• There are several reasons why it would be a good idea to use the addendum.  One is because it allows you to assert your rights as the copyright owner.  The publisher allowing you to post an article on our IR doesn’t make you the copyright owner.  Also not using the addendum would not give the University a non-exclusive license (which would be in breach of the policy).  However, if the publisher’s agreement is completely consistent with the CIC addendum, you wouldn’t need to use the addendum. 

What if I applied for a waiver.  Should I still put my article up in INDGIO?

  • Yes, even if you applied for a waiver put your article up in INDGIO, if the publisher allows for it.  Check the Sherpa Romeo Website to determine if your article can go up in the University’s IR, what version can go up (final peer reviewed manuscript vs publisher PDF) and if there is an embargo period.

If I have already submitted my articles to an open-access journal, should I still upload my article into INDIGO.

  • Yes, please submit your article to INDIGO even if it was published in an open access journal.   Having a strong collection of library publications in INDGIO allows the library to promote all the great research we do.   Because of the persistent URLS, you can even use INDIGO as a link to share your publications with others.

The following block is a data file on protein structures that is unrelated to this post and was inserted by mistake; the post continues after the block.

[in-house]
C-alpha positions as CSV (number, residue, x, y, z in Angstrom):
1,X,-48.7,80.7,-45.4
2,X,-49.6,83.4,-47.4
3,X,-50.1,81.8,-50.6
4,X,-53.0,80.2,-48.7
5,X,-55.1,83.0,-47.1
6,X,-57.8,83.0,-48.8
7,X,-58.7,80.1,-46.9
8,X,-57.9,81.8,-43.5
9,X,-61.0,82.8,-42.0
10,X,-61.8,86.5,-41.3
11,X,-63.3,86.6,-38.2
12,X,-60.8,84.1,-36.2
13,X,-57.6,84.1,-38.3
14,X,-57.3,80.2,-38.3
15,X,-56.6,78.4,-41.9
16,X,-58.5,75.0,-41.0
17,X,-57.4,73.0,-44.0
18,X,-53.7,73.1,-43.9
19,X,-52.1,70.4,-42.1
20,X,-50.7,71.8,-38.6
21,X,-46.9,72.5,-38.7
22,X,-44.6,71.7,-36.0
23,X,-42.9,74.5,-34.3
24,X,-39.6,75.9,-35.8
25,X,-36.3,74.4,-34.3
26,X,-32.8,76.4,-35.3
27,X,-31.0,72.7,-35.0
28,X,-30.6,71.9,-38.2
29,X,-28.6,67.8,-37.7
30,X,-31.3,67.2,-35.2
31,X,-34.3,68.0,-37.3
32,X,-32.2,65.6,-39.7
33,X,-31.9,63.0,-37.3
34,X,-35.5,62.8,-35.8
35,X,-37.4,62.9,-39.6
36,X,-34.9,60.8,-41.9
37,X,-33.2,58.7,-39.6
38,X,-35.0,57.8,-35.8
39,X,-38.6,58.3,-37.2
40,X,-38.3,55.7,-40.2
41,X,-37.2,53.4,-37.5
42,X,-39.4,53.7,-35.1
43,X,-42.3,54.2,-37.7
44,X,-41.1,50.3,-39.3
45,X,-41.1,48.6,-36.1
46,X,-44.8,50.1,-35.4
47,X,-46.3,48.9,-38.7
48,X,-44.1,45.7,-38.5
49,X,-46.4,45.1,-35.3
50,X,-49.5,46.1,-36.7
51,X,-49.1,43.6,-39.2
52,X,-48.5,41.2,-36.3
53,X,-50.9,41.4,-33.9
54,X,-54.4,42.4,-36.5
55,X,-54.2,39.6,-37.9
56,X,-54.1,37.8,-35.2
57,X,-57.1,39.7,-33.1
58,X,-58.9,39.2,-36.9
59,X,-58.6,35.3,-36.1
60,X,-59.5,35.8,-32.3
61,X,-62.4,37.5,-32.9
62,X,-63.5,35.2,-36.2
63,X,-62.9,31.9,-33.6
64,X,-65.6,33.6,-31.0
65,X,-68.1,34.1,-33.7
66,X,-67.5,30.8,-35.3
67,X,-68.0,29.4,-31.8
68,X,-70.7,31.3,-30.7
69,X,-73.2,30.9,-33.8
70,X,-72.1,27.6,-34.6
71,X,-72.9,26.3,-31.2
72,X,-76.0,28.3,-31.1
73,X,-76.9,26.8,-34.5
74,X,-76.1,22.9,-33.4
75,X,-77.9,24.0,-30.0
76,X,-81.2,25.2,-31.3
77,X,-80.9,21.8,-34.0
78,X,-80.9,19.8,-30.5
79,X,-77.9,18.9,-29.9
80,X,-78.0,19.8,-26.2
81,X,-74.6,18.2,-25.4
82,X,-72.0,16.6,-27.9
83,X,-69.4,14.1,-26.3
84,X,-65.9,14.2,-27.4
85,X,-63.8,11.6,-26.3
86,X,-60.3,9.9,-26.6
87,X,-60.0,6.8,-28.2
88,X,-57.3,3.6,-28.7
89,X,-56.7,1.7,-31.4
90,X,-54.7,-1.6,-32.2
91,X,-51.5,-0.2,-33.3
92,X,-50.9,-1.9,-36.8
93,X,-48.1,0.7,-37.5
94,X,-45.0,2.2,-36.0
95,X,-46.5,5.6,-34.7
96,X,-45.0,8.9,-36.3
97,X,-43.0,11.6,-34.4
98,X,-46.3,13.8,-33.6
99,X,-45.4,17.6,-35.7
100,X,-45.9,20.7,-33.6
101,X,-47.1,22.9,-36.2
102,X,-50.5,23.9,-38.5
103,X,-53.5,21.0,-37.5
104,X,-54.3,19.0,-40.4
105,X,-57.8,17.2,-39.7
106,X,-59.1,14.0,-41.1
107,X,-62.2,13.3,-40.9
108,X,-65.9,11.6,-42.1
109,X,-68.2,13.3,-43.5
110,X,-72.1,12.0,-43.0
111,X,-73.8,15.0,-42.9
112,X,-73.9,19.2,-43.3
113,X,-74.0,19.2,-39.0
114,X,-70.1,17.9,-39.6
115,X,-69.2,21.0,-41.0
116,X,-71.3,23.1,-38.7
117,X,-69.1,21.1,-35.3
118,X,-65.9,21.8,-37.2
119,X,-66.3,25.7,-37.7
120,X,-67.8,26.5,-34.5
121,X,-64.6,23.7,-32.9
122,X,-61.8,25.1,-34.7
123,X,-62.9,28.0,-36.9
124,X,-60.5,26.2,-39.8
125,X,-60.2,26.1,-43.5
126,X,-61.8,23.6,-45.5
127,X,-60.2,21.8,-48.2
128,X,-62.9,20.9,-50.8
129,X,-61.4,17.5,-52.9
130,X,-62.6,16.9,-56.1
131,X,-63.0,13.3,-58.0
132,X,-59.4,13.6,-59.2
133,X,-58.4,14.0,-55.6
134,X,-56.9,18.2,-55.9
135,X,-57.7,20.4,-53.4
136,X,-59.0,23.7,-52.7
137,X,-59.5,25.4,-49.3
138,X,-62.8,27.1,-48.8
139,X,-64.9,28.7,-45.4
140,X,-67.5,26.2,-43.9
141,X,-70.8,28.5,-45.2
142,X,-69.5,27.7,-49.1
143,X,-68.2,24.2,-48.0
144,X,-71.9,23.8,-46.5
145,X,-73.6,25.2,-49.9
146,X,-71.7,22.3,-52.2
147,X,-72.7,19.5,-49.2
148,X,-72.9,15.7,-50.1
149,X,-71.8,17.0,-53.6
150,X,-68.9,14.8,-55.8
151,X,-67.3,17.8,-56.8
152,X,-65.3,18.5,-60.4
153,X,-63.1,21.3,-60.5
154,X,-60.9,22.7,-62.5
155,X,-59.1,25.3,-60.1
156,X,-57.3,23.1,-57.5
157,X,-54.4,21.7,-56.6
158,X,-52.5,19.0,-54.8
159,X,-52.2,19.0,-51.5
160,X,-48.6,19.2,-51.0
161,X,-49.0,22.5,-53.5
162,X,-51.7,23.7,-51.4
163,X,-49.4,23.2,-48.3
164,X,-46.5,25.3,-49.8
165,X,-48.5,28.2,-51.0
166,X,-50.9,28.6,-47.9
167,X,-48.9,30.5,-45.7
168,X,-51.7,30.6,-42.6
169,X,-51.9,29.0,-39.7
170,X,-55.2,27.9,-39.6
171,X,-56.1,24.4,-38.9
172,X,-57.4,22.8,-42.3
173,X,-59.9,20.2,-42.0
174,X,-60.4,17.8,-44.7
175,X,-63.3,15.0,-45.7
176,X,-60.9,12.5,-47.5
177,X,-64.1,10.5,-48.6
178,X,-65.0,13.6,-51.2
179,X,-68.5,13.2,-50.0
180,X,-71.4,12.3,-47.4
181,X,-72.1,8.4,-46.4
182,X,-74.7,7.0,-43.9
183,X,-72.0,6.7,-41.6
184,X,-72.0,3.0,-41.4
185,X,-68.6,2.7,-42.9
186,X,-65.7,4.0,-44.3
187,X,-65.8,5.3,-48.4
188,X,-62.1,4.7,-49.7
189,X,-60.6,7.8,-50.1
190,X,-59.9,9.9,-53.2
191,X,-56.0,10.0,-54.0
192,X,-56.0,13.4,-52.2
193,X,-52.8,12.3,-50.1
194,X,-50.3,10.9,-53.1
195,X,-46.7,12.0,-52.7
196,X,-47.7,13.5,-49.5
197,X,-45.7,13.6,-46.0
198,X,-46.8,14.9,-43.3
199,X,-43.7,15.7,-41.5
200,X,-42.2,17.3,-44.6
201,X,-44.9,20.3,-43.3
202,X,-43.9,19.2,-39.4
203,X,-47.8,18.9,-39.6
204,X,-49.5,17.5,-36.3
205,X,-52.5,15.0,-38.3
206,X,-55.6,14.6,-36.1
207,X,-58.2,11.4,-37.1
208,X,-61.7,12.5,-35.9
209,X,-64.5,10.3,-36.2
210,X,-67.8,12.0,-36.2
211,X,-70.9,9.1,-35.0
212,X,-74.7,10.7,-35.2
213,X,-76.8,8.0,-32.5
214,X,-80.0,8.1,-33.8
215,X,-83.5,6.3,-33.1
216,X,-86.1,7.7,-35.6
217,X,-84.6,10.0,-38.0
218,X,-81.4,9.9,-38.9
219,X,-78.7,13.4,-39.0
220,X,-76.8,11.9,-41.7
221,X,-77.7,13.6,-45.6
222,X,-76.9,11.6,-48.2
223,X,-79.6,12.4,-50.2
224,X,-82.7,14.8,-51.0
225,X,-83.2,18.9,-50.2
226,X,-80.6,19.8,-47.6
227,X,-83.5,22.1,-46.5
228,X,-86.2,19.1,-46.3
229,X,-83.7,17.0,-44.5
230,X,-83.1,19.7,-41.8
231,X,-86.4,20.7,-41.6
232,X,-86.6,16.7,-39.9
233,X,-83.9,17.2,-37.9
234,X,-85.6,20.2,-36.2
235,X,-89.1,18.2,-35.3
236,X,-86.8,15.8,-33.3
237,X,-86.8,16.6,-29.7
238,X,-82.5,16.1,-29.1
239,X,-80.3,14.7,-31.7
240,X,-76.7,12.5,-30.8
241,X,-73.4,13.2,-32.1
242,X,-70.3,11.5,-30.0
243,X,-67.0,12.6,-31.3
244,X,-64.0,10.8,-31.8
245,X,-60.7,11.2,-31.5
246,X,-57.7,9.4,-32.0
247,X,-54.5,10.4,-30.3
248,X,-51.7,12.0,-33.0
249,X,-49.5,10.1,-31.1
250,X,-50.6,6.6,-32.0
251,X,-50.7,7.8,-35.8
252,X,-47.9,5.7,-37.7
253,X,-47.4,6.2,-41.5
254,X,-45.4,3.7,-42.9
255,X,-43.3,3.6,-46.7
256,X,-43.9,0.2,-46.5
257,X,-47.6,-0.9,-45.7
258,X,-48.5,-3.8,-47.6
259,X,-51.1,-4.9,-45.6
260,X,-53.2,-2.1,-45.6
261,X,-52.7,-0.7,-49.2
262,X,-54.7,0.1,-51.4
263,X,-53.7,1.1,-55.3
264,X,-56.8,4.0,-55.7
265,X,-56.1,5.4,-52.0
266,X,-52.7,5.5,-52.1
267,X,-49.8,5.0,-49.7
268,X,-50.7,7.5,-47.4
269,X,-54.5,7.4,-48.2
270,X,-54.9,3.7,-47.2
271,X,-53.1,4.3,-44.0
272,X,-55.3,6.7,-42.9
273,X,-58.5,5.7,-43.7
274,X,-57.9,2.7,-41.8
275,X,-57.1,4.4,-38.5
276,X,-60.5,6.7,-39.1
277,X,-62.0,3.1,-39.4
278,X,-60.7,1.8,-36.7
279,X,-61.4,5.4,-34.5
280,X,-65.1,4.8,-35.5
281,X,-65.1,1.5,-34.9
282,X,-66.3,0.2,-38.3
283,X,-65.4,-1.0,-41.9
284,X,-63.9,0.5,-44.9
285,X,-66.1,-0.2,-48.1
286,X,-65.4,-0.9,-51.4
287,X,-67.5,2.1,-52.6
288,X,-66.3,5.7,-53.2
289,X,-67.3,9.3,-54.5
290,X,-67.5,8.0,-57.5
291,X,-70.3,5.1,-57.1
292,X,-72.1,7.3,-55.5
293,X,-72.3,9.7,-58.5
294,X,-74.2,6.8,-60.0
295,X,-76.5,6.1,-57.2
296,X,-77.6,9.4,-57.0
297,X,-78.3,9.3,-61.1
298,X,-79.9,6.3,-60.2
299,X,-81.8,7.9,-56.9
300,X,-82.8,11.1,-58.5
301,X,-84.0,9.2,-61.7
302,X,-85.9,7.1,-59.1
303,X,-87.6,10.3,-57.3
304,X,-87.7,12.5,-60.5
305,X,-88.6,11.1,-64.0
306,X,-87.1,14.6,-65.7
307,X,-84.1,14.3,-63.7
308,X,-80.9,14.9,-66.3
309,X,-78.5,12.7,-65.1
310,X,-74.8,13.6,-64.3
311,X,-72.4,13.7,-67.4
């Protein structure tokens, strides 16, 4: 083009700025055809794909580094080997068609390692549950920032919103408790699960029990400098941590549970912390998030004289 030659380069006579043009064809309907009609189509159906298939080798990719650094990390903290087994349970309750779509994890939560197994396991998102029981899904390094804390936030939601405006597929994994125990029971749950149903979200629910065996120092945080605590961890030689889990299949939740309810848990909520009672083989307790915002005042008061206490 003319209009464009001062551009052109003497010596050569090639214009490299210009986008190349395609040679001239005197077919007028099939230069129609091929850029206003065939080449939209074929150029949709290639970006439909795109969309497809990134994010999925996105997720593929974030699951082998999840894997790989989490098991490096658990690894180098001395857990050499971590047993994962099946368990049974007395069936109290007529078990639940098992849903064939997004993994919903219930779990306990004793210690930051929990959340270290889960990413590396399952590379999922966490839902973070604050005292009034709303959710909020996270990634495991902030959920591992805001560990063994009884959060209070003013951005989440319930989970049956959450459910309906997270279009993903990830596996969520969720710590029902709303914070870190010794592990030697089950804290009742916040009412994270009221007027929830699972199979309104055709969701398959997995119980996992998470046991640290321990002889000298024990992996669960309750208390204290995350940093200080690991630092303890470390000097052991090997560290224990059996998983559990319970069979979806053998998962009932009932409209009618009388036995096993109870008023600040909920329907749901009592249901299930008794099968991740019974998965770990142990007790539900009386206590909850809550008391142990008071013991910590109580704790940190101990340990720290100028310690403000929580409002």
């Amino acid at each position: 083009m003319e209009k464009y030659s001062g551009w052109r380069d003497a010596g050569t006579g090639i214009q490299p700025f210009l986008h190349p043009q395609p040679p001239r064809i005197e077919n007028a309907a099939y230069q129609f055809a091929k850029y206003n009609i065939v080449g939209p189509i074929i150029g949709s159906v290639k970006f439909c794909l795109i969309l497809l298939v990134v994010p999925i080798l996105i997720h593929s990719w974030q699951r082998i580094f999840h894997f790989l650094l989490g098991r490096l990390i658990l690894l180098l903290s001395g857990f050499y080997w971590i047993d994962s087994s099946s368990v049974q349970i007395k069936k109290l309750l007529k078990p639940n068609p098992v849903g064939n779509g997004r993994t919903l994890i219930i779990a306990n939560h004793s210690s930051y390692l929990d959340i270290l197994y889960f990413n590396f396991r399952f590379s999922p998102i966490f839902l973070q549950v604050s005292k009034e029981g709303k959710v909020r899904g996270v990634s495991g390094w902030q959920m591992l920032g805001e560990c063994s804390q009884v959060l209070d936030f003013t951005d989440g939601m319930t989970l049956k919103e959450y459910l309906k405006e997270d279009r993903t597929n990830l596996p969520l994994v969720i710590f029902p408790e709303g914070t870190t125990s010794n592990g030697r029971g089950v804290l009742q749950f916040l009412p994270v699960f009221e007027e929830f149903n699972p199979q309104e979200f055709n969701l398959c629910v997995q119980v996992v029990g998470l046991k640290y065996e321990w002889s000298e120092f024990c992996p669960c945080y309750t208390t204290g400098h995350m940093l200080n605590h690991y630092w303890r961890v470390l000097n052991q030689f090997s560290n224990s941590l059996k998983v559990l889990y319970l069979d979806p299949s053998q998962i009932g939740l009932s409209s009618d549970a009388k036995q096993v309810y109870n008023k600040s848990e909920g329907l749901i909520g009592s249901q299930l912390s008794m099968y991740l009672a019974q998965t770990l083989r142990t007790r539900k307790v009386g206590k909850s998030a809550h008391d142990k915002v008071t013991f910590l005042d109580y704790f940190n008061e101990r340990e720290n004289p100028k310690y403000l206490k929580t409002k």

What if there is an embargo period?  I don’t know if I will remember to post my article to INDGIO in 6 or 12 months?

  • Still upload your article within 30 days of publication to INDGIO.  When you upload your article into INDIGO, you will be able to provide information related to embargos.  Once the embargo period is up, the article will automatically be made public.  (This feature is coming soon but not yet available)

How likely are Publishers to Agree to the CIC addendum?

  • It is not really know at this point how all publishers will react.  Even if you end up asking for a waiver, in many cases it is possible to post the manuscript in the IR, making the article accessible to all.  Consult with Sherpa Romeo for the journal's archiving policy.

What about my older publications that were published prior to the policy?  Should my retrospective work also be submitted to INDIGO?

  • Although it is not required, it would be great if you posted your earlier publications in INDIGO.  This will allow more people to find these publications, particularly if the only other way to access them is through journal subscriptions.   Please check the Sherpa Romeo website to determine if you can post older publications and if you must post the publisher PDF or the final peer review manuscript.

How do I upload my articles into INDIGO?  Are there instructions that I can use.


Attribution: FAQ adopted from Open Access Policy Proposal – Frequently Asked questions – University of California and Policy FAQ from Harvard University.

Check Publishers' Policies

The SHERPA RoMEO database provides a way to check publishers' policies on copyright and self-archiving. Before submitting to a particular publisher, check here to see how you will be able to use your work before and after publication. For example, you can find out if you can post pre-prints (pre-refeered version) or post-prints (post-refeered version) in a publically accessible archive.